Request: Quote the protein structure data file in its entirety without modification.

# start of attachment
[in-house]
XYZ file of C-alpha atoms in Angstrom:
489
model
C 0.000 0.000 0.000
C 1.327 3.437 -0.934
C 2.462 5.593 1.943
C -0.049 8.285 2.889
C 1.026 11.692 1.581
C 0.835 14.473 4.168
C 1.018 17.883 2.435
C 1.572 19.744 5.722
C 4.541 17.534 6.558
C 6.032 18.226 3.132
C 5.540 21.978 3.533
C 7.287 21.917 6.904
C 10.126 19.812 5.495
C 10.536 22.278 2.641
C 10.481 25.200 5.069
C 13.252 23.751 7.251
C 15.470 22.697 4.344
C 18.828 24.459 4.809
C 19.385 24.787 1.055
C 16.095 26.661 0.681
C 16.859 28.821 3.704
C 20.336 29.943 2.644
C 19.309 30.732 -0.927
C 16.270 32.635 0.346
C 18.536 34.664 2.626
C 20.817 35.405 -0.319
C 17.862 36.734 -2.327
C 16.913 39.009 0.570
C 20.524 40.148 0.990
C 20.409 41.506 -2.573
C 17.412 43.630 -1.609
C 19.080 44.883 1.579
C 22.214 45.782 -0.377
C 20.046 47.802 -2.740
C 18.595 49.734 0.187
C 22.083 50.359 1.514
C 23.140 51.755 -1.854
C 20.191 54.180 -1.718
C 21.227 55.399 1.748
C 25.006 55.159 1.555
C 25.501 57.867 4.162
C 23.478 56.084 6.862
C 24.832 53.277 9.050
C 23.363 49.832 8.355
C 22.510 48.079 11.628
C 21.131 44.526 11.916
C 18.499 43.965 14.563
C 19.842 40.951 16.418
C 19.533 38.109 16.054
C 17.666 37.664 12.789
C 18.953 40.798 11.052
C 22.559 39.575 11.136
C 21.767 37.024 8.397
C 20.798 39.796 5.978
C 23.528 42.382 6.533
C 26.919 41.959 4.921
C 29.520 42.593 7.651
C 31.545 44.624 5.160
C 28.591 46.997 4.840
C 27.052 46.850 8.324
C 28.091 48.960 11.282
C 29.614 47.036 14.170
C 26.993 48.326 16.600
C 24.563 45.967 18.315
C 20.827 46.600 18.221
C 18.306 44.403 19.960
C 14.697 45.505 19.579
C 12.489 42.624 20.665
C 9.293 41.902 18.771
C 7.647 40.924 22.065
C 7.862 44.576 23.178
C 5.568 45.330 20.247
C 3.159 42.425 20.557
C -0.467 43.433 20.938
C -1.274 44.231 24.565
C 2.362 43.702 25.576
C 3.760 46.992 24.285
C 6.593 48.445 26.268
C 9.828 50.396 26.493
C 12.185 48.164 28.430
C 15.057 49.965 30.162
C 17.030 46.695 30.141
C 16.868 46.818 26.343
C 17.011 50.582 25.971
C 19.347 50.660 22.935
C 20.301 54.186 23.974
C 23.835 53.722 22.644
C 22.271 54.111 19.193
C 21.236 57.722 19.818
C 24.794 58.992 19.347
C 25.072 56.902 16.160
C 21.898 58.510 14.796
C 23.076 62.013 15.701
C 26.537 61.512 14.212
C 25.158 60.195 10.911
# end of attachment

[in-house]
XYZ file of C-alpha atoms in Angstrom:
489
model
C 0.000 0.000 0.000
C 1.327 3.437 -0.934
C 2.462 5.593 1.943
C -0.049 8.285 2.889
C 1.026 11.692 1.581
C 0.835 14.473 4.168
C 1.018 17.883 2.435
C 1.572 19.744 5.722
C 4.541 17.534 6.558
C 6.032 18.226 3.132
C 5.540 21.978 3.533
C 7.287 21.917 6.904
C 10.126 19.812 5.495
C 10.536 22.278 2.641
C 10.481 25.200 5.069
C 13.252 23.751 7.251
C 15.470 22.697 4.344
C 18.828 24.459 4.809
C 19.385 24.787 1.055
C 16.095 26.661 0.681
C 16.859 28.821 3.704
C 20.336 29.943 2.644
C 19.309 30.732 -0.927
C 16.270 32.635 0.346
C 18.536 34.664 2.626
C 20.817 35.405 -0.319
C 17.862 36.734 -2.327
C 16.913 39.009 0.570
C 20.524 40.148 0.990
C 20.409 41.506 -2.573
C 17.412 43.630 -1.609
C 19.080 44.883 1.579
C 22.214 45.782 -0.377
C 20.046 47.802 -2.740
C 18.595 49.734 0.187
C 22.083 50.359 1.514
C 23.140 51.755 -1.854
C 20.191 54.180 -1.718
C 21.227 55.399 1.748
C 25.006 55.159 1.555
C 25.501 57.867 4.162
C 23.478 56.084 6.862
C 24.832 53.277 9.050
C 23.363 49.832 8.355
C 22.510 48.079 11.628
C 21.131 44.526 11.916
C 18.499 43.965 14.563
C 19.842 40.951 16.418
C 19.533 38.109 16.054
C 17.666 37.664 12.789
C 18.953 40.798 11.052
C 22.559 39.575 11.136
C 21.767 37.024 8.397
C 20.798 39.796 5.978
C 23.528 42.382 6.533
C 26.919 41.959 4.921
C 29.520 42.593 7.651
C 31.545 44.624 5.160
C 28.591 46.997 4.840
C 27.052 46.850 8.324
C 28.091 48.960 11.282
C 29.614 47.036 14.170
C 26.993 48.326 16.600
C 24.563 45.967 18.315
C 20.827 46.600 18.221
C 18.306 44.403 19.960
C 14.697 45.505 19.579
C 12.489 42.624 20.665
C 9.293 41.902 18.771
C 7.647 40.924 22.065
C 7.862 44.576 23.178
C 5.568 45.330 20.247
C 3.159 42.425 20.557
C -0.467 43.433 20.938
C -1.274 44.231 24.565
C 2.362 43.702 25.576
C 3.760 46.992 24.285
C 6.593 48.445 26.268
C 9.828 50.396 26.493
C 12.185 48.164 28.430
C 15.057 49.965 30.162
C 17.030 46.695 30.141
C 16.868 46.818 26.343
C 17.011 50.582 25.971
C 19.347 50.660 22.935
C 20.301 54.186 23.974
C 23.835 53.722 22.644
C 22.271 54.111 19.193
C 21.236 57.722 19.818
C 24.794 58.992 19.347
C 25.072 56.902 16.160
C 21.898 58.510 14.796
C 23.076 62.013 15.701
C 26.537 61.512 14.212
C 25.158 60.195 10.911